Subsequently, Delinski filed a claim under the Longshoremen's and Harbor Workers' Compensation Act, as amended, 33 U.S.C. §§ 901-950 (1976) (the Act).2 Brandt and its insurance carrier, U.S. Fire Insurance Company, stipulated that Delinski suffered an injury on December 13, 1974, and that the parties were subject to the Act, but claimed that the injury was not related to Delinski's employment and that, in any event, liability was limited to 104 weeks of compensation pursuant to section 8(f) of the Act.3 The Administrative Law Judge (ALJ) found against the employer and its insurance carrier on both of these defenses. On appeal to the Benefits Review Board of the Department of Labor, the ALJ was reversed on the issue of the applicability of section 8(f). The Director of the Office of Workers' Compensation Programs of the Department of Labor (Director), who has responsibility for administering the Special Fund from which payments must be made when section 8(f) applies, and Delinski himself petitioned for review of this portion of the Board's decision.4 Brandt and its insurance carrier petitioned for review of the finding that Delinski suffered a compensable injury. We affirm the decision of the Board.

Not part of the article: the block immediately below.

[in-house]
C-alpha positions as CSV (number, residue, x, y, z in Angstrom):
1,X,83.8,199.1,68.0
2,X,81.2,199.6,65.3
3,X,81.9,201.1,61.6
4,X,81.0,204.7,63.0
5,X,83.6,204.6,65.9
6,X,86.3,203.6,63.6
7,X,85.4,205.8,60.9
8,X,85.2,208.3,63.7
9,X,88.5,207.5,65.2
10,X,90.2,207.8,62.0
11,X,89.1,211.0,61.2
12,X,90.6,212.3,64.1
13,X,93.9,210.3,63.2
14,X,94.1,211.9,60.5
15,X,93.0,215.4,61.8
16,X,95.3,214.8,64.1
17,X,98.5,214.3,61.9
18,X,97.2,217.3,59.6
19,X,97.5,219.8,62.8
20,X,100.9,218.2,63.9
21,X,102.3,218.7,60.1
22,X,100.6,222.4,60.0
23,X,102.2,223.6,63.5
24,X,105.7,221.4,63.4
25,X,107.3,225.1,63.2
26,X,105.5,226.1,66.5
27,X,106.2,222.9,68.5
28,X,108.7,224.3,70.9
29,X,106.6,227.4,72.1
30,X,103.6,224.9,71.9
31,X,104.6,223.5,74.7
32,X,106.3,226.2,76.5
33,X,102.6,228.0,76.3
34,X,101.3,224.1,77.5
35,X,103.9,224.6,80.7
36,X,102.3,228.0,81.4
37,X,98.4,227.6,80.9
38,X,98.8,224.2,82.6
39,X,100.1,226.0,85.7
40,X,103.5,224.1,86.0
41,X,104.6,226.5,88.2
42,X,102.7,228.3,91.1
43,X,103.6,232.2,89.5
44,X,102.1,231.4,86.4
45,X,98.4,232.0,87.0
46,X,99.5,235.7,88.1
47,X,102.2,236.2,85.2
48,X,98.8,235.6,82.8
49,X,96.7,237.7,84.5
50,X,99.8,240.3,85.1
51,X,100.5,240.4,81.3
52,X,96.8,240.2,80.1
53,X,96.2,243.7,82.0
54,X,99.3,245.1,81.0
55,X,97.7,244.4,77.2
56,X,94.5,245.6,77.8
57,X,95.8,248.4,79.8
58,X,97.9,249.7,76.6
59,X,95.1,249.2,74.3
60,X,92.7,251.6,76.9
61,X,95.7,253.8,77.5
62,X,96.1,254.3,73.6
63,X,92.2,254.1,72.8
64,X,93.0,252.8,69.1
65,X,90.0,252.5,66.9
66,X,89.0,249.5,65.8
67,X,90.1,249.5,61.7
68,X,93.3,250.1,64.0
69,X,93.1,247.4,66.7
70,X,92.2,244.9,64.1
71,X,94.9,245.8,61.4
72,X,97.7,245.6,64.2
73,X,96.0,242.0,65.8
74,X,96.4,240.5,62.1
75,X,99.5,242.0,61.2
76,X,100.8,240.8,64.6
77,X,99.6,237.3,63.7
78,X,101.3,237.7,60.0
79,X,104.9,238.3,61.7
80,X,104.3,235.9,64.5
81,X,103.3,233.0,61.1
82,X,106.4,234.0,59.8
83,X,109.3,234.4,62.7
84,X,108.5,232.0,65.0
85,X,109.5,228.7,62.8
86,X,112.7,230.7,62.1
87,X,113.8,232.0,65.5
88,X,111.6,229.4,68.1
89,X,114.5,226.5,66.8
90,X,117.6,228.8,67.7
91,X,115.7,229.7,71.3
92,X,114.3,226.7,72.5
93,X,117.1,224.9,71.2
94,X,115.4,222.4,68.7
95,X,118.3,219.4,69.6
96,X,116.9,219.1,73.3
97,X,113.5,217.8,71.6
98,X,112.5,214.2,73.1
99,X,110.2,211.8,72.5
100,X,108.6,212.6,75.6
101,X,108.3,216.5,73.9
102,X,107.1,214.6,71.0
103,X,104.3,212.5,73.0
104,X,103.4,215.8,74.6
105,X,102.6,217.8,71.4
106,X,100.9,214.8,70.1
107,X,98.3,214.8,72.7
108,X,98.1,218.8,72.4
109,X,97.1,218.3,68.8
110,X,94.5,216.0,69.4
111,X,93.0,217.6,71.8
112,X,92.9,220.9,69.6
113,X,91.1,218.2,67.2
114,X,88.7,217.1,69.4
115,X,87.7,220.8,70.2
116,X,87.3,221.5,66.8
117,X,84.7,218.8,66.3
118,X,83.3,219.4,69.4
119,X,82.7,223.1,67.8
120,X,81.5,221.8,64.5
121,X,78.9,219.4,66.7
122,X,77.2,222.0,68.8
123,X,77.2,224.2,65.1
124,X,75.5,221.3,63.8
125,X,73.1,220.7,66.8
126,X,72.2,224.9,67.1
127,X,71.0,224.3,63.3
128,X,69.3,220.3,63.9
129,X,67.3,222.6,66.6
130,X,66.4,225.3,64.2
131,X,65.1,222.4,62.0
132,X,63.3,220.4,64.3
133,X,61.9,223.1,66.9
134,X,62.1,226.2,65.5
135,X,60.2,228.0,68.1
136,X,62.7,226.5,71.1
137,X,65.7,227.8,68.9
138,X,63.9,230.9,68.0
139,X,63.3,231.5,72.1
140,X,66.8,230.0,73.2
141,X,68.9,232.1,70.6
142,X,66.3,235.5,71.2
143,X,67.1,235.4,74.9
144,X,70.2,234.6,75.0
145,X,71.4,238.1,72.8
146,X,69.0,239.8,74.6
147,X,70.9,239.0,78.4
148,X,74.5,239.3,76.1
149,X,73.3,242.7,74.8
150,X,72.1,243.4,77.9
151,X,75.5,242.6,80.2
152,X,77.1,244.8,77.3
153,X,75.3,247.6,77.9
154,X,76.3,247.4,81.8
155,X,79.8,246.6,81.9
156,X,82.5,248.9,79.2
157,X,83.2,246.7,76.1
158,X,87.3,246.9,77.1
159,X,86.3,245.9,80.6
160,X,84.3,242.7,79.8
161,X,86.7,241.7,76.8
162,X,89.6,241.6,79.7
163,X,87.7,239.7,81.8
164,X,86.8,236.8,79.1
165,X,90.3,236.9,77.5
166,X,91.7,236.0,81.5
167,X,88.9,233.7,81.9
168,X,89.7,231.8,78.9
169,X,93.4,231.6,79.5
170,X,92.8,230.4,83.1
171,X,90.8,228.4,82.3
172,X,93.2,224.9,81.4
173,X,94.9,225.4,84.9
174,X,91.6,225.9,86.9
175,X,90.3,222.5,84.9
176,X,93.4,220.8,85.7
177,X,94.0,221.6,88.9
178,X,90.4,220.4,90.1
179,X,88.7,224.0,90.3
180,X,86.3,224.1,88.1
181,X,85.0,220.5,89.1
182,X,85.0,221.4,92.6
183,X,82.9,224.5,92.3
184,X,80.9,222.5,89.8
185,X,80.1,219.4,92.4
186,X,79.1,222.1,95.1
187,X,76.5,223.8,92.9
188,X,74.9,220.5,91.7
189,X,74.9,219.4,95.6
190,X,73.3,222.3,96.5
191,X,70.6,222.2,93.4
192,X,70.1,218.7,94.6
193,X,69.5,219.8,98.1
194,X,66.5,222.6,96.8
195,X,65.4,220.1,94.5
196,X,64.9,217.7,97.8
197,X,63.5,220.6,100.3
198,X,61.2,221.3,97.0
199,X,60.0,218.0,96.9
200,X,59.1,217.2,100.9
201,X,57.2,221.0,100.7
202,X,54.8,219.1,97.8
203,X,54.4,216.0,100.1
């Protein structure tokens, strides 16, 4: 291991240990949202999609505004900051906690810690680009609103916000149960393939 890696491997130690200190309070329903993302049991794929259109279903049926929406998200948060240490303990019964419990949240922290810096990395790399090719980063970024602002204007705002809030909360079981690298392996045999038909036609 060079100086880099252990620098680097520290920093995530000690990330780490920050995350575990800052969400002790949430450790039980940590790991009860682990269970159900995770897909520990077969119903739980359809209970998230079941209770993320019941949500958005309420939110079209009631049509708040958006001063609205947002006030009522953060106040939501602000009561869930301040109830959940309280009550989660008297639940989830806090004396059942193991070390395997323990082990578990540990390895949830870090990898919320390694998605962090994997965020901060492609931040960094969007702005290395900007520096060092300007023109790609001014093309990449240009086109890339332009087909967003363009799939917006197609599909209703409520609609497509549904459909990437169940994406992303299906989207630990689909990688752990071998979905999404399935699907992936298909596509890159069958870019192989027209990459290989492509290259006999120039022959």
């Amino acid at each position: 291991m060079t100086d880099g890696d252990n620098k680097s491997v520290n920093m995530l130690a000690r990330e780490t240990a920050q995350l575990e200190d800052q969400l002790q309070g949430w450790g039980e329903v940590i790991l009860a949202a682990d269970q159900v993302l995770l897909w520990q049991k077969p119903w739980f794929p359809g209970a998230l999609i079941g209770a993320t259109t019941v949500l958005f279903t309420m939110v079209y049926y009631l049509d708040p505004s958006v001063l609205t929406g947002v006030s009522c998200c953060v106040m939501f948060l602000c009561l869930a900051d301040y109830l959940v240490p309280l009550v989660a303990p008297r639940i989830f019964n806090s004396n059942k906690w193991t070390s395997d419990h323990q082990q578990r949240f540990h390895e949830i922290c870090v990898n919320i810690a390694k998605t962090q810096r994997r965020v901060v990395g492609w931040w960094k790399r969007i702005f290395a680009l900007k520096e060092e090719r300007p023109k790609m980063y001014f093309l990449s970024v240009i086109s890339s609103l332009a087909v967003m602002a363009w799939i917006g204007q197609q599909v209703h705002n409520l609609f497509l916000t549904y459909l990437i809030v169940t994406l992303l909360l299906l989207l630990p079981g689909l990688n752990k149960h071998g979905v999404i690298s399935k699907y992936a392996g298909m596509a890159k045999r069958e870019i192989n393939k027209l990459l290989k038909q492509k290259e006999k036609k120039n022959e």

The Act authorizes payment of compensation for "accidental injury or death arising out of and in the course of employment." 33 U.S.C. § 902(2) (1976). After a formal hearing, the ALJ found that Delinski had suffered such a work-related injury. In keeping with section 21(b)(3) of the Act,5 the Benefits Review Board affirmed the ALJ's findings of fact since they were supported by substantial evidence in the record considered as a whole. We agree with the Board's assessment of the sufficiency of the evidence.


The building under construction included four underground parking levels. The top three levels were already open to the public for parking at $2.50 or $3.00 per day, and the bottom level was available for use by the construction workers at $1.00 per day. Delinski parked his car on the bottom level at the commencement of his work day and was on his way to his workplace in the building when the injury occurred. Brandt argues that the injury preceded Delinski's arrival at his place of employment and therefore did not occur "in the course of" his employment or "aris(e) out of" it.6 This is an attempt to invoke the so-called "going and coming rule," which generally bars compensation for injuries sustained off work premises by employees going to or coming from work. See Foster v. Massey, 407 F.2d 343, 345 (D.C.Cir. 1968), and cases cited therein. In support of its argument, Brandt cites the Supreme Court's decision in O'Leary v. Brown-Pacific-Maxon, Inc., 340 U.S. 504, 71 S.Ct. 470, 95 L.Ed. 483 (1951). However, we read O'Leary as demonstrating that the going and coming rule is inapposite to the facts of this case.